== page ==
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(41:54 / Mellow Records)
TRACK LIST: 1. Chiaroscuro 5:18 2. Il Temporale E l’Arcobaleno 5:02 3. Corte Aulica 5:35 4. Tixiana 5:14 5. La Principessa dei Parco 4:13 6. Via Rua Sovera-19 5:24 7. Zwanenbeek 2:22 8. Grazie a Te 4:17 9. La Ragione d’Autunno 4:25 LINEUP: Luca Saccenti – guitar Emanuele Jaforte – bass Gustavo Pasini – drums; vocals Nicola Gasperi – keyboards; b/v
Prolusion. CORTE AULICA is an Italian quartet who, unlike many other contemporary progressive rock artists (some of their label mates included), were lucky enough to launch their official debut only some fifteen months after they gathered together to hold their first rehearsal, which took place on the 7th of January of 2006. “Il Temporale E l’Arcobalene” was recorded the same year and was released in spring of 2007, by Mellow Records.
Analysis. The disc’s opener, Chiaroscuro, is classic symphonic Art-Rock with elements of quasi Jazz-Fusion striking for its strong similarity to late ‘70s Camel (at times sounding as if Andy Latimer has granted Corte Aulica a license to play in the style of “Raindances”), and let me assure you things don’t get much variety in this respect as the recording progresses. This is not a censure though: while following Camel’s musical recipe quite strictly, these youngsters don’t borrow any thematic storylines from their benefactors, nor do they imitate their performance techniques. As logically arises from what’s been said, Corte Aulica’s debut is stylistically quite a uniform album. The first six tracks, Chiaroscuro, Il Temporale E l’Arcobaleno, Corte Aulica, Tixiana, La Principessa dei Parco and Via Rua Sovera-19, have especially much in common between them, both in style and overall sound, the matter having no connection with the fact that all of them are instrumentals. Like Camel, the music ranges from detailed and ornate to mellow and melodic, with a fairly good solo work on each of the instruments involved. There is no lack in dynamic interactions between guitar and varied keyboards (piano, organ and synthesizers, few of which are modern-sounding), which are supported by the tight rhythm-section, though the bass quite frequently leaves its post at the bottom end so to burst at the fore as another lead voice. It would be also unfair to set aside the band’s own finds despite their relative scantiness. Besides a brief episode with only bass and drums in the arrangement, most of the said pieces contain some fine synthesizer-driven moves reminiscent of symphonic Space Rock. I’m not sure if what will follow now is a valuable observation also, but the title number and La Principessa dei Parco are each respectively slightly mellower and rockier than the other four. The - titled in Dutch - seventh track, Zwanenbeek, is a Classical-like piece for piano, beautiful and fully original, the only composition that falls completely out of the disc’s prevalent picture, perceived as a kind of divide between the first six tracks and the remainder - partly because the last two tunes, Grazie a Te and La Ragione d’Autunno, both feature singing (in Italian, the vocals being delivered in the group’s native prog-rock traditions as well), partly due to their heavier sound, though much of the music on each still combines art-rock writing and arranging with fusionesque solo sensibility, typical of most of the instrumentals. Nevertheless, the Camel influence is somewhat less obvious on the songs, so it should be safe to mention that Corte Aulica reveal more originality closer to the end of the act.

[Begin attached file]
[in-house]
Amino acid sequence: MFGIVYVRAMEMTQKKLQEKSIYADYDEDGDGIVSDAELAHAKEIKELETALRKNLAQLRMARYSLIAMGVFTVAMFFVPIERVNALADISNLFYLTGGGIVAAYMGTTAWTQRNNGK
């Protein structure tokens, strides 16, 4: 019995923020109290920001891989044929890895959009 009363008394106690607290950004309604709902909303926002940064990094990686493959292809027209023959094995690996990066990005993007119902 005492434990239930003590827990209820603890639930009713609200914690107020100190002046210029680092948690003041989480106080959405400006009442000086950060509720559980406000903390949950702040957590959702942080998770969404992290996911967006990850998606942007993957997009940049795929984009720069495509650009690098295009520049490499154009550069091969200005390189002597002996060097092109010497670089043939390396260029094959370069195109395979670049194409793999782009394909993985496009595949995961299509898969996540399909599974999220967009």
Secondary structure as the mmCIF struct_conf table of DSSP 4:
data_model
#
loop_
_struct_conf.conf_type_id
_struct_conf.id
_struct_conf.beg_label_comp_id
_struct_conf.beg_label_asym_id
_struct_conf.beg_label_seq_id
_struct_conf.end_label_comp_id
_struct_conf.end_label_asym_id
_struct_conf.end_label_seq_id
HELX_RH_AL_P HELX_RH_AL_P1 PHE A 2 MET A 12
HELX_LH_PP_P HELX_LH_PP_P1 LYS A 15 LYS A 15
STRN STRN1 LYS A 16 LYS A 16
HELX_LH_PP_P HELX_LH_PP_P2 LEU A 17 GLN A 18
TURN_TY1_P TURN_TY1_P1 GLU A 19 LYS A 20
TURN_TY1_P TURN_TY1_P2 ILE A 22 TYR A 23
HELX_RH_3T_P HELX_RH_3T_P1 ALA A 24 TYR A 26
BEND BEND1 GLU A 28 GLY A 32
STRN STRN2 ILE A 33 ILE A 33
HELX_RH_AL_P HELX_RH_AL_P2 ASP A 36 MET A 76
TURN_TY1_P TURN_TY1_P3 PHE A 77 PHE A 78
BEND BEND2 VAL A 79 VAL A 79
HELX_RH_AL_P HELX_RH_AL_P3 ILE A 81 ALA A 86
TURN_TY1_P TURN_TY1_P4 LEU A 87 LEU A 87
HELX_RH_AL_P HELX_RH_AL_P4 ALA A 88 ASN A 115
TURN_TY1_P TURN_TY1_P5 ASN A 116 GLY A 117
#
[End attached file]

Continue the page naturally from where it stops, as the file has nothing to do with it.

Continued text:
Conclusion. I wouldn’t put this quartet on the same level as Camel, but they’re certainly on a par with Mirage (whom I regarded as the most successful followers of Mr. Latimer’s quadruped until now), as well as many their contemporary countrymen. Despite its quasi-derivative nature, this is quite an outstanding debut release and very decent recording in general, definitely worthy of your attention if you lack anything new in the style of Camel while awaiting your idols’ return from their prolonged vacation.
VM=Vitaly Menshikov: February 13, 2008
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